Psychological wellness, physical wellness, and subjective vitality in long-term yoginis over 45

by Moliver, Nina, Ph.D., NORTHCENTRAL UNIVERSITY, 2010, 298 pages; 3411163


Most investigations of yoga have focused on brief interventions for defined health conditions. However, little is known about the relationship between a long-term yoga practice and well-being. This quantitative, observational study was designed to investigate the relationship between the extent of yoga experience and psychological wellness, physical wellness, and subjective vitality in 393 women, including 211 yoginis (female yoga practitioners), ages 45 to 80. Participants were recruited through Internet contacts and by word of mouth. Participants completed an online survey consisting of demographic questions and 58 items from five semantic differential scales. Participants had practiced yoga for up to 28 hours per week and for as long as 50 years. Dependent variables included positive psychological attitudes, feelings of transcendence, mental mastery, perceptions of aging and youthfulness, medication usage, and subjective vitality. Hierarchical linear regressions were computed to determine the contribution of yoga experience (including asana , or physical yoga postures) to the dependent variables over and above the contributions of age, education, body mass index, hours of nonyogic exercise per week, levels of processed food consumption, and hours of seated meditation per week. Current frequency of yoga practice in hours per week was the most robust of all yoga measures in predicting positive psychological attitudes (ΔR2=.02, ΔF [1, 361] = 9.28, p=.002), feelings of transcendence (Δ R2=.06, ΔF [1, 384] = 30.38, p<.001), perceptions of aging and youthfulness (ΔR2=.12, ΔF [1, 370] = 67.31, p<.001), and subjective vitality (Δ R2=.03, ΔF [1, 369] = 15.54, p<.001). Extent of yoga experience was shown to have a positive relationship with a range of intercorrelated wellness measures. Findings will be of benefit in disseminating knowledge of the value of yoga for comprehensive wellness. The study is a contribution to gerontological and gender research, as well as to wellness studies. Recommendations for further research include studies of beginning practitioners and those who discontinued the practice. Qualitative investigations are recommended for follow-up research.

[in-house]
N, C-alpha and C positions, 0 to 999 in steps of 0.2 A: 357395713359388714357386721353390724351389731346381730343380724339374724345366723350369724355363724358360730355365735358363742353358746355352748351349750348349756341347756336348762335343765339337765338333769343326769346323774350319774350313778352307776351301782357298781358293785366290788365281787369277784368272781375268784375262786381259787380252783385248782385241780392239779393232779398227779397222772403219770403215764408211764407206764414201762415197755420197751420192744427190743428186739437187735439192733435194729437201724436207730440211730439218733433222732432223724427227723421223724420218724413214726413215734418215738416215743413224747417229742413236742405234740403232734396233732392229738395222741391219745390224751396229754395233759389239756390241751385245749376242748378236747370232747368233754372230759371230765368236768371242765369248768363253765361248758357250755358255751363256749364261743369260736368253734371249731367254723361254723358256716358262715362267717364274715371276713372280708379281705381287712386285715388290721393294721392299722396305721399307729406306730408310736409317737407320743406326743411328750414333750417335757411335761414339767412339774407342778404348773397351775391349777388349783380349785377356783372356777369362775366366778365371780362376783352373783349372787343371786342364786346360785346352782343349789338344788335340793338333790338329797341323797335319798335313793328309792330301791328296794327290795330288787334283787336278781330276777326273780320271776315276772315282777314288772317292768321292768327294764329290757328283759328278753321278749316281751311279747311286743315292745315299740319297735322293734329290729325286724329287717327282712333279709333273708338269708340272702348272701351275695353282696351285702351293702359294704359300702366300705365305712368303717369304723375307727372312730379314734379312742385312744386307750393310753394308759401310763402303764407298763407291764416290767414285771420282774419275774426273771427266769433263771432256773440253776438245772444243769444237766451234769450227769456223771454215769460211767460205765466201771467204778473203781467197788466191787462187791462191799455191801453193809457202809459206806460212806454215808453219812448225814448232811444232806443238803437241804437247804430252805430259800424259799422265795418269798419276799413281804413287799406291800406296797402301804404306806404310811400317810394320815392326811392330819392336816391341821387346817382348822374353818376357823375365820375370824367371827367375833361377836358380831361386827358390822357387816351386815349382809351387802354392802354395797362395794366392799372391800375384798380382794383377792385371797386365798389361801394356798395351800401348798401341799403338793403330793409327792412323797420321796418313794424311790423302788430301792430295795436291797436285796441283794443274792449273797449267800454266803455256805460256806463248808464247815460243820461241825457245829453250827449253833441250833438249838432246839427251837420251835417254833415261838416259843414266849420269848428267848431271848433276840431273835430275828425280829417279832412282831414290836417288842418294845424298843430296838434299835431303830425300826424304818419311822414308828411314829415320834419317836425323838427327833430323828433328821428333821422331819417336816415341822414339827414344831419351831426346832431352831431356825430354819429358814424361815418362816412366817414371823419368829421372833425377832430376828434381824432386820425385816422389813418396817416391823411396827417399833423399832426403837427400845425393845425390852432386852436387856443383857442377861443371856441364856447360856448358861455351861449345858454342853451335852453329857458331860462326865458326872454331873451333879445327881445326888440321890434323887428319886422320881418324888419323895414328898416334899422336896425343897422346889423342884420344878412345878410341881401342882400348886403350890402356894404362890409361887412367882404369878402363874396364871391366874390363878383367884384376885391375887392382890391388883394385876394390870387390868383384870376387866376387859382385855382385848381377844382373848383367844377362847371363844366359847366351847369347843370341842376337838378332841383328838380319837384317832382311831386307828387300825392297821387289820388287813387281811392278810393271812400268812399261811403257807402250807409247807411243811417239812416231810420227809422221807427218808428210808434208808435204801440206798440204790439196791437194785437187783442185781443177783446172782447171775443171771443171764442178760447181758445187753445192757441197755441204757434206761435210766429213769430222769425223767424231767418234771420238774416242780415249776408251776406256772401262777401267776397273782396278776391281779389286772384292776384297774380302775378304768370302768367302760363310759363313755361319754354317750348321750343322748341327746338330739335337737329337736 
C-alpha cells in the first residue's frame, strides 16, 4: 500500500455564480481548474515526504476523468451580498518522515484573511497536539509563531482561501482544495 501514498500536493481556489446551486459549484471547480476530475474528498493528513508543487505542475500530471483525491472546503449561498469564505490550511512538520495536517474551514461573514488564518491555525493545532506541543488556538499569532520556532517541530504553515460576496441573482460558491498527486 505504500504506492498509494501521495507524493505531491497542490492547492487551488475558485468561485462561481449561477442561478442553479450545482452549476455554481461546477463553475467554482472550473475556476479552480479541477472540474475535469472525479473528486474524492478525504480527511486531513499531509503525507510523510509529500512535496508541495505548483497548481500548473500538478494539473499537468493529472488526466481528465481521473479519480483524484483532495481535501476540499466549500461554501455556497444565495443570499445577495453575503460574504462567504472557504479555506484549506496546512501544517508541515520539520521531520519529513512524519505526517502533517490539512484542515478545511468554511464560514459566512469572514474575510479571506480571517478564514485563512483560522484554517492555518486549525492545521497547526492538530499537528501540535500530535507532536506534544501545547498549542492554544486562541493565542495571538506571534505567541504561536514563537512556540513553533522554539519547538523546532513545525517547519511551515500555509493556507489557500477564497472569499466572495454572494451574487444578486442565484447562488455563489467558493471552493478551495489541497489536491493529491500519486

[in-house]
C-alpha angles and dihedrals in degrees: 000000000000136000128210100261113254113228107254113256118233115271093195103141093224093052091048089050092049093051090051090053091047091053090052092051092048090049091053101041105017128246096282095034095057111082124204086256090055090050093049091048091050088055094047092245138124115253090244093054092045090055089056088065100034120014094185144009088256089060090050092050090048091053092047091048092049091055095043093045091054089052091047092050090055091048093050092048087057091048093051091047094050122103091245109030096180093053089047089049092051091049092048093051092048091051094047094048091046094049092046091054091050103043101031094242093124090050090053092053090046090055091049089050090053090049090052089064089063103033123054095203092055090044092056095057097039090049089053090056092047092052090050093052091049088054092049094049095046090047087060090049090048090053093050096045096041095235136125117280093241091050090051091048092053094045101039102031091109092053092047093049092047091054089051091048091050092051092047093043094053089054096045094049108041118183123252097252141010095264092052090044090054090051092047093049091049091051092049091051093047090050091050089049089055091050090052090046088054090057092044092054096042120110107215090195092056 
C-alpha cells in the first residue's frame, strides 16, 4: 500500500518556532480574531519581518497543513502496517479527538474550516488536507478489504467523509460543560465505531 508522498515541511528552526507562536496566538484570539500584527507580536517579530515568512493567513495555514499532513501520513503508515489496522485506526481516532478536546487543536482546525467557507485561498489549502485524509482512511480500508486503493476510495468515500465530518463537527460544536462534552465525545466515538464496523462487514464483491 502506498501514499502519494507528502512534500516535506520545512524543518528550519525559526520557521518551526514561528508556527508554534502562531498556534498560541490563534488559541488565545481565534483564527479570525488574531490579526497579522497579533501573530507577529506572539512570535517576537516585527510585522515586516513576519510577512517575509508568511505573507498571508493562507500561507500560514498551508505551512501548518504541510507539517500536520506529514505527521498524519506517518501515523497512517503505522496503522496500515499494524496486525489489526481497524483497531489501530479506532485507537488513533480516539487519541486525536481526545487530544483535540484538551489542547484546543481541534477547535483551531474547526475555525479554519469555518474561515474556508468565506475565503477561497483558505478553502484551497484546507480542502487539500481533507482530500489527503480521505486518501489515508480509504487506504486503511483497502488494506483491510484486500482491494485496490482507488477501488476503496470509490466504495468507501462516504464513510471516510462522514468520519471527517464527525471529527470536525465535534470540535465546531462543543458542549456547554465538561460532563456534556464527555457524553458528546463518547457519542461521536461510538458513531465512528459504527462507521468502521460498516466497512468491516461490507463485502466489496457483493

AdviserEva Mika
Source TypeDissertation
SubjectsBehavioral psychology; Psychology; Clinical psychology; Physiological psychology
Publication Number3411163

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